The purpose of naming is to identify, and for ancient Greeks there were three possible elements in that identification: the given name, the name of the parent, usually the father (patronymic), much more rarely the name of the mother (metronymic); and, in certain circumstances, an indication of origin (the ethnic) or membership of a civic subdivision (demotic).
The given name
Conforming to the Indo-European pattern found throughout most of Europe, Greeks were given one name only. This pattern is evident already in Mycenean texts of the 13th century BC, and in the poems of Homer, dated to the 8th century BC but reflecting an earlier age.
There is abundant evidence, especially from Asia Minor and from Egypt, of Greeks bearing two names, often linked by a formula such as ‘also known as’; and famous people, such as Kings and intellectual figures such as philosophers, often acquired nicknames (King Antigonos Monophthalmos, the ‘One Eyed’, Dio Chrysostom, the ‘golden mouthed’ i.e. eloquent); but these cases do not undermine the fundamental principle that the norm was one name only. Among the 215,000 individuals published by LGPN from the Greek mainland, the Islands and the western Mediterranean, only a few hundred have double names.
The patronymic was crucial in identifying and legitimising the individual.
Nonetheless, even with this fundamentally important element of nomenclature,
documentary evidence has revealed great variation in its use, especially
Ethnics and demotics
Whether the name and patronymic was followed by an indication of origin depended entirely on context. Since at home there was no need to indicate origin, the city or regional ethnic was used only when abroad. On the other hand, in cities with an internal organisation of demes, notably Athens, Rhodes and Eretria, membership of a deme was indicated by the demotic; but the demotic was not used when abroad. So, for example, the famous Alcibiades would in Athens be Αλκιβιαδης Κλεινιου Σκαμβωνιδης ‘Alcibiades son of Kleinias, of the deme Skambonidai’ (he is so identified, for example, on ostraka used to vote for his banishment from Athens, c. 417 BC), but abroad Αλκιβιαδης Κλεινιου Αθηναιος ‘Alcibiades son of Kleinias, Athenian’.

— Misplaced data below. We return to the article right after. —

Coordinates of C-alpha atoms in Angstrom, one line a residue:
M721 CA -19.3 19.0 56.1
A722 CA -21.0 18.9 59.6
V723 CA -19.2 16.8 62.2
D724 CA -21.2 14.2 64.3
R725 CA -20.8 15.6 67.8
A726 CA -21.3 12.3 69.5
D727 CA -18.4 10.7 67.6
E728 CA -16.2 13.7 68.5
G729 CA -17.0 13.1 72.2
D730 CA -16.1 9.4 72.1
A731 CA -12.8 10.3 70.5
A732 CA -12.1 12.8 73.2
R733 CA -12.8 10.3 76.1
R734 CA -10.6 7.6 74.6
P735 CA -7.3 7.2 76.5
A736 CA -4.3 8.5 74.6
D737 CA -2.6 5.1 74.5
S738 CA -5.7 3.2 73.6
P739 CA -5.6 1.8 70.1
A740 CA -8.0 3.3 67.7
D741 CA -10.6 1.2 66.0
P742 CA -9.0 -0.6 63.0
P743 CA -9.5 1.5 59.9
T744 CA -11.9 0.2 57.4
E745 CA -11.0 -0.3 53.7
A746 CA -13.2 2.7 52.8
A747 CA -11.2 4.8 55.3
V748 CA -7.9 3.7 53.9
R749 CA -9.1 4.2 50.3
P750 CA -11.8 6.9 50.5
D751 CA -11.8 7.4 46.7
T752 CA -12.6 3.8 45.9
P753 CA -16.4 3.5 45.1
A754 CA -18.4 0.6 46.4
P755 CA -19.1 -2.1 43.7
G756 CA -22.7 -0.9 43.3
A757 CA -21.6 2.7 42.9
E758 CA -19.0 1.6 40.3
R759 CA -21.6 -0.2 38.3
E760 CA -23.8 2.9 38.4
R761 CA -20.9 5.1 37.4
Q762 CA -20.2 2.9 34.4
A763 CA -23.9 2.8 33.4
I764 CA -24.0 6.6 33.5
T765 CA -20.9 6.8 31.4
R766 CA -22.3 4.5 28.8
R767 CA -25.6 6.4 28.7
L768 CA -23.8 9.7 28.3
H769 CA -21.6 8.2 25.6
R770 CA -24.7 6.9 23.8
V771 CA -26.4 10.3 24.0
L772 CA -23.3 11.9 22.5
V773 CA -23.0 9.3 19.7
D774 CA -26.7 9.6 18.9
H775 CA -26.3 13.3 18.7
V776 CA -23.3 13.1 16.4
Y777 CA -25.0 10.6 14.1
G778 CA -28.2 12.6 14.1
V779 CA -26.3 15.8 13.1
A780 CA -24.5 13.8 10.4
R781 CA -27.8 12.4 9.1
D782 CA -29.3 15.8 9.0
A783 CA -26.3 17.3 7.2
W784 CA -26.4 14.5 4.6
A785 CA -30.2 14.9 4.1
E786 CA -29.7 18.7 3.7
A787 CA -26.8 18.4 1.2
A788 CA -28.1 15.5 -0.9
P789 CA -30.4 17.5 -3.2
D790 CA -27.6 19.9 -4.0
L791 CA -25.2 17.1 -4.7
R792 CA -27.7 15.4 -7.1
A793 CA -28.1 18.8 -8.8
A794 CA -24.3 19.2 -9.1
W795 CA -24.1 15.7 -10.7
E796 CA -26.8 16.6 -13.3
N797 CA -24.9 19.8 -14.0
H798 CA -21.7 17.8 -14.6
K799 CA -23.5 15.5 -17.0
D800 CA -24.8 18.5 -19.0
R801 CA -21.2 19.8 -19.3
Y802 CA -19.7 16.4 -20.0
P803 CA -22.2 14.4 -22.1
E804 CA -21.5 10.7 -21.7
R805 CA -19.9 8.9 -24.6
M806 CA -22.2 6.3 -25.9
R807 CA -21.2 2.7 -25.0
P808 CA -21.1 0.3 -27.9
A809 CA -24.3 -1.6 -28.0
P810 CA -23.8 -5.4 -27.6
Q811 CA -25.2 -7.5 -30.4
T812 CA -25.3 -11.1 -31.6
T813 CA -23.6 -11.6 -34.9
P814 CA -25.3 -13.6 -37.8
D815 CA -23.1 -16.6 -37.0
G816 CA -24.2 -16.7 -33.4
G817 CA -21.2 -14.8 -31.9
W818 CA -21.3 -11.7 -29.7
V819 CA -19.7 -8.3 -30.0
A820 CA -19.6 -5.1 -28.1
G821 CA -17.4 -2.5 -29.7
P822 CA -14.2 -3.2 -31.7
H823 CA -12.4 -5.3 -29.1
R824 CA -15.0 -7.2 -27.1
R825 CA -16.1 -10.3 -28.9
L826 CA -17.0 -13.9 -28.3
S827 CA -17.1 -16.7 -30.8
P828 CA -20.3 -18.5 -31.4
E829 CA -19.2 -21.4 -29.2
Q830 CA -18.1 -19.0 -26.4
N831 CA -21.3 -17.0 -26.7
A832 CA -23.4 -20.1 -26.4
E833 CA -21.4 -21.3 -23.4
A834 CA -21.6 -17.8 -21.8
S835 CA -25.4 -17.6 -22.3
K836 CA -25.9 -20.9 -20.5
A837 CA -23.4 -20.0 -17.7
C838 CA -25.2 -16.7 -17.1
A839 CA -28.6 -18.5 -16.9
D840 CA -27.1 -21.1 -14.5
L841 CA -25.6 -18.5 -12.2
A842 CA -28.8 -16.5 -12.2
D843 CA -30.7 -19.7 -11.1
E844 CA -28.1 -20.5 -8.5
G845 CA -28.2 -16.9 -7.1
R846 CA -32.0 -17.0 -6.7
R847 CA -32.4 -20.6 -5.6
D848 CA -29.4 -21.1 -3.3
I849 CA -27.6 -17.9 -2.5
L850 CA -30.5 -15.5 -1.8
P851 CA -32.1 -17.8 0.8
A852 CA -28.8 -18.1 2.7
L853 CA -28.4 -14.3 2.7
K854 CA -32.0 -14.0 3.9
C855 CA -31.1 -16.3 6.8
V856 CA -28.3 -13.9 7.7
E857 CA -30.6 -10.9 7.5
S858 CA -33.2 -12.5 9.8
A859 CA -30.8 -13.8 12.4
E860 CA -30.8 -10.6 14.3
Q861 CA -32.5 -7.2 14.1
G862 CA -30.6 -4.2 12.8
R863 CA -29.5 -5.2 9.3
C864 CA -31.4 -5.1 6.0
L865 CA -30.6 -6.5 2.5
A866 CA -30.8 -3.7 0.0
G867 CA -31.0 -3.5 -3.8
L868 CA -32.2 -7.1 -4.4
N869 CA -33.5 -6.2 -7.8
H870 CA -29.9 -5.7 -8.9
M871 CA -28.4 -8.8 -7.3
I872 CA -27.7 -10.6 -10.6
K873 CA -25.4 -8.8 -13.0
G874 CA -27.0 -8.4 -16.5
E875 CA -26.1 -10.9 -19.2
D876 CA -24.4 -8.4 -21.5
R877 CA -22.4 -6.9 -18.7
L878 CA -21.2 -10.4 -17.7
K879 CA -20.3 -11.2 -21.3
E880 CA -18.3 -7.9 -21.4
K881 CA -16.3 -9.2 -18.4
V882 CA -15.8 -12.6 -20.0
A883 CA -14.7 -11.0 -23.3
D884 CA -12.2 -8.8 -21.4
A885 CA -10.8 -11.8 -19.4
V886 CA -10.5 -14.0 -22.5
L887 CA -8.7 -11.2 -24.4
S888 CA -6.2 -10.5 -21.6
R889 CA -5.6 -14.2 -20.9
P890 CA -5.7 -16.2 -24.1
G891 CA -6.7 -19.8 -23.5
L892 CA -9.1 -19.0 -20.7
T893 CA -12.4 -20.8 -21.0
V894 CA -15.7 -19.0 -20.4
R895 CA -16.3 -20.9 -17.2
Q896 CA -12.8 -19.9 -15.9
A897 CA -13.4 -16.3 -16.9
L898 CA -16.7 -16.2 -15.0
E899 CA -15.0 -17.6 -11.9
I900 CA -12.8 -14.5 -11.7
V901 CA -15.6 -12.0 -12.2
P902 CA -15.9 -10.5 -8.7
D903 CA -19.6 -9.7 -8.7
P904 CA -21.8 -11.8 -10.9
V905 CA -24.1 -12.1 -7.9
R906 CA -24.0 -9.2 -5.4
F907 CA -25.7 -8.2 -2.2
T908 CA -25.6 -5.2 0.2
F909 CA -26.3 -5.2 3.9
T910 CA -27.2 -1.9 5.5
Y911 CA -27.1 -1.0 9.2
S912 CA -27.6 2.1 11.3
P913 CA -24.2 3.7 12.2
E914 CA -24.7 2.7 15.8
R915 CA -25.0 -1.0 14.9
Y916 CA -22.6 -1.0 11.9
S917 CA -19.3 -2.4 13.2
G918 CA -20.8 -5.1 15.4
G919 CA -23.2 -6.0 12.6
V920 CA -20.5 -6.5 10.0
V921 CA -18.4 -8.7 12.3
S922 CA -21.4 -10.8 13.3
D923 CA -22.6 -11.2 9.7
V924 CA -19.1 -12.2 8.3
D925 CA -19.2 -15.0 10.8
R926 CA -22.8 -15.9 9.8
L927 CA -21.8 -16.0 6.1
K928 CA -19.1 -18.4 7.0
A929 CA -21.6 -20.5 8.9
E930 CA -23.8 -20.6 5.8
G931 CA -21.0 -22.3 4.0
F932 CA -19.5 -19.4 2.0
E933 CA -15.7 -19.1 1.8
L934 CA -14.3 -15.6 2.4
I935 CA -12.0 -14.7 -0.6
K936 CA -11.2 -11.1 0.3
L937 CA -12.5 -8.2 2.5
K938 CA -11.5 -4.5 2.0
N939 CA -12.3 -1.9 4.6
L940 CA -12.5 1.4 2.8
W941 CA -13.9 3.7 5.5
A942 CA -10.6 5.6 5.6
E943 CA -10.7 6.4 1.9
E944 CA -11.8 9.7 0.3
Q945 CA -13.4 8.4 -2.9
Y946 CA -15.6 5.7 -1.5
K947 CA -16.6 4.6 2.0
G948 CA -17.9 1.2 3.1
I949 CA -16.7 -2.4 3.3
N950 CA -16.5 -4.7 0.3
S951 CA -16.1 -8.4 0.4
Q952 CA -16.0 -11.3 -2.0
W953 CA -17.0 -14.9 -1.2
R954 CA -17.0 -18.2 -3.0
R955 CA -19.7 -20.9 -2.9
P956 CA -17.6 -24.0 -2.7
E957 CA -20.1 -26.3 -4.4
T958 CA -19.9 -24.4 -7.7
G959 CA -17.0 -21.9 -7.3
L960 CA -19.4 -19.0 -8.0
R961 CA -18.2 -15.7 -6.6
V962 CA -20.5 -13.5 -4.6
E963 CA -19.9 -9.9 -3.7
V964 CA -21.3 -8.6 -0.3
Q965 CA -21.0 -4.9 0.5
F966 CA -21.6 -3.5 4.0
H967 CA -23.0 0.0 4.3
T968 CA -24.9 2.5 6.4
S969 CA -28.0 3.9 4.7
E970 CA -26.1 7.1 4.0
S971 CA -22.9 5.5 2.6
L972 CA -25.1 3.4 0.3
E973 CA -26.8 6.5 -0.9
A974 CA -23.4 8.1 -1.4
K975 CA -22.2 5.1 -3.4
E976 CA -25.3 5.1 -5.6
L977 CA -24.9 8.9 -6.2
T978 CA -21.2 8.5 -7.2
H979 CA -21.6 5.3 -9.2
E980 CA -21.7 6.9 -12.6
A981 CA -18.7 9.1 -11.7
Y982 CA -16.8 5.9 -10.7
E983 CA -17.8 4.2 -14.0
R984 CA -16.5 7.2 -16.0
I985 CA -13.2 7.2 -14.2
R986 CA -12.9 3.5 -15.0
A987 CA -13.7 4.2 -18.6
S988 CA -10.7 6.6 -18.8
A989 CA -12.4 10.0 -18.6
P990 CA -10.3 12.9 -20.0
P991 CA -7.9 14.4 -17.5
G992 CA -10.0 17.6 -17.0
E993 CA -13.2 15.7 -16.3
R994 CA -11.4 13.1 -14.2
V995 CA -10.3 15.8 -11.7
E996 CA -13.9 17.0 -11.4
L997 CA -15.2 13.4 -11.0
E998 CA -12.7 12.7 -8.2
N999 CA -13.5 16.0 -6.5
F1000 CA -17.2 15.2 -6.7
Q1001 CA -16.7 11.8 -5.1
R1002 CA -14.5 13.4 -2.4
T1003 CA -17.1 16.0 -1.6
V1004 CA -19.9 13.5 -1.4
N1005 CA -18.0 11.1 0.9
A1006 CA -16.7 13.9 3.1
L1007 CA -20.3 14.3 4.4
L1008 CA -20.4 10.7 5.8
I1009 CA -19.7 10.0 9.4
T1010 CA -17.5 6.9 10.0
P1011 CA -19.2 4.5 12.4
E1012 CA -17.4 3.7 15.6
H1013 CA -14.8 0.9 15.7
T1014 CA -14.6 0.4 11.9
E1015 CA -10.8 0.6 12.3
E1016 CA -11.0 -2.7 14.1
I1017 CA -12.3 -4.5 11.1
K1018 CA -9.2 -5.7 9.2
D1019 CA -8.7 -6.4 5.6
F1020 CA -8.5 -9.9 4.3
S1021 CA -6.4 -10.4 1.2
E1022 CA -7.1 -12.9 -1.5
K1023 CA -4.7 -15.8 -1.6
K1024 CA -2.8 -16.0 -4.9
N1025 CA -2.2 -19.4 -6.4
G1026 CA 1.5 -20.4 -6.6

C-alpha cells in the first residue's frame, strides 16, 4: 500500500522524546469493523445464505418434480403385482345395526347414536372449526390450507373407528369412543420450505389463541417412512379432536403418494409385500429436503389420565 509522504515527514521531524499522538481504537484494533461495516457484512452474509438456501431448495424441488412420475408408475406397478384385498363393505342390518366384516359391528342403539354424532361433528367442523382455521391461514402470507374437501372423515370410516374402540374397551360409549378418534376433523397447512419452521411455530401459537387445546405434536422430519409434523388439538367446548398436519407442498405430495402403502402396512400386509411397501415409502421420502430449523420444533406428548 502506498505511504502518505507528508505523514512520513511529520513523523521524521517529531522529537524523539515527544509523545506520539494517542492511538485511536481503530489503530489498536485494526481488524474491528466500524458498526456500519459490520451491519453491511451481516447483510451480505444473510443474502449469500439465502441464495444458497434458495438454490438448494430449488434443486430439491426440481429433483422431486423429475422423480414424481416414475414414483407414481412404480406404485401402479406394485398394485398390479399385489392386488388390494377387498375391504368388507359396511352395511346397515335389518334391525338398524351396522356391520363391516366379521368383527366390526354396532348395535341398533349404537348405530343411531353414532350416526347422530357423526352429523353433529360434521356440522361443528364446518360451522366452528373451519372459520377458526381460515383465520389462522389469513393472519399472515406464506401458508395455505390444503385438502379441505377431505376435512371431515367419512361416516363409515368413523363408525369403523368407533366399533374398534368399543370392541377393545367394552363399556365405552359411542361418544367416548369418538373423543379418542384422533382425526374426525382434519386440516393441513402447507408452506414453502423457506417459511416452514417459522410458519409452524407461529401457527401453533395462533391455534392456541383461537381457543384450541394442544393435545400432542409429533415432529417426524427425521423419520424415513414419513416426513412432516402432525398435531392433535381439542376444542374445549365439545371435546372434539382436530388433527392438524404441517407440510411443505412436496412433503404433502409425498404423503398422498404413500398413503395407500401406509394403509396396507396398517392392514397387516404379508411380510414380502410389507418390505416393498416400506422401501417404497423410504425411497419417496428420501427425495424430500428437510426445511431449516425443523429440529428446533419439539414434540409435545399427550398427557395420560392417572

In antiquity, as in Greece today, there was a tradition of naming the first-born son after the paternal grandfather, and the second after the maternal grandfather. In leading families, whose public offices and honours are on record, it is sometimes possible to trace the grandfather-grandson name-pattern over two or three hundred years. We know less about the naming of girls, since women feature in the documentary record much less than men, but there is evidence of this same pattern. The naming of children after a parent also occurred, and was particularly popular in the late Hellenistic and Roman periods.
This inherent conservatism in name-giving ensured the preservation of names even after the concepts embodied in them had lost contemporary relevance, and the continuation of name-forms after the local dialects had given way to the koine. In this way, names can reflect earlier linguistic developments, even for periods for which we have no written documentary evidence.
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